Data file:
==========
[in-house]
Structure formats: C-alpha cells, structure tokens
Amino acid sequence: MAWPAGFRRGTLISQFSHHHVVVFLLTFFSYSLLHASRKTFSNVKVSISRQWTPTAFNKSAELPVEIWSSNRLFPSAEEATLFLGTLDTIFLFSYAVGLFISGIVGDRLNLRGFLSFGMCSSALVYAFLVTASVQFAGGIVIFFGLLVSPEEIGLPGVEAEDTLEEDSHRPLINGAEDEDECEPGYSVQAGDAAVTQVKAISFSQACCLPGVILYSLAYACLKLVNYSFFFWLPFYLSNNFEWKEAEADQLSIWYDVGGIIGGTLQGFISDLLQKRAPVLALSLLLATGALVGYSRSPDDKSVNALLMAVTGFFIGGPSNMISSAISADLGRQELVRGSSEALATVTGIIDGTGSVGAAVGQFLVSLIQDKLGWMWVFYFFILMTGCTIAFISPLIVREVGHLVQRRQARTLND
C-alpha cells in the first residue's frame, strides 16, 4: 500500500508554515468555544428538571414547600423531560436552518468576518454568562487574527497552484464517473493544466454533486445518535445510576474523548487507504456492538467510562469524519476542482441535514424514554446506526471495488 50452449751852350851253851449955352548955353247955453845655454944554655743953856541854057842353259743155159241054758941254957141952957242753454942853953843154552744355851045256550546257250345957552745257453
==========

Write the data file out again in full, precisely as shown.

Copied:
[in-house]
Structure formats: C-alpha cells, structure tokens
Amino acid sequence: MAWPAGFRRGTLISQFSHHHVVVFLLTFFSYSLLHASRKTFSNVKVSISRQWTPTAFNKSAELPVEIWSSNRLFPSAEEATLFLGTLDTIFLFSYAVGLFISGIVGDRLNLRGFLSFGMCSSALVYAFLVTASVQFAGGIVIFFGLLVSPEEIGLPGVEAEDTLEEDSHRPLINGAEDEDECEPGYSVQAGDAAVTQVKAISFSQACCLPGVILYSLAYACLKLVNYSFFFWLPFYLSNNFEWKEAEADQLSIWYDVGGIIGGTLQGFISDLLQKRAPVLALSLLLATGALVGYSRSPDDKSVNALLMAVTGFFIGGPSNMISSAISADLGRQELVRGSSEALATVTGIIDGTGSVGAAVGQFLVSLIQDKLGWMWVFYFFILMTGCTIAFISPLIVREVGHLVQRRQARTLND
C-alpha cells in the first residue's frame, strides 16, 4: 500500500508554515468555544428538571414547600423531560436552518468576518454568562487574527497552484464517473493544466454533486445518535445510576474523548487507504456492538467510562469524519476542482441535514424514554446506526471495488 50452449751852350851253851449955352548955353247955453845655454944554655743953856541854057842353259743155159241054758941254957141952957242753454942853953843154552744355851045256550546257250345957552745257453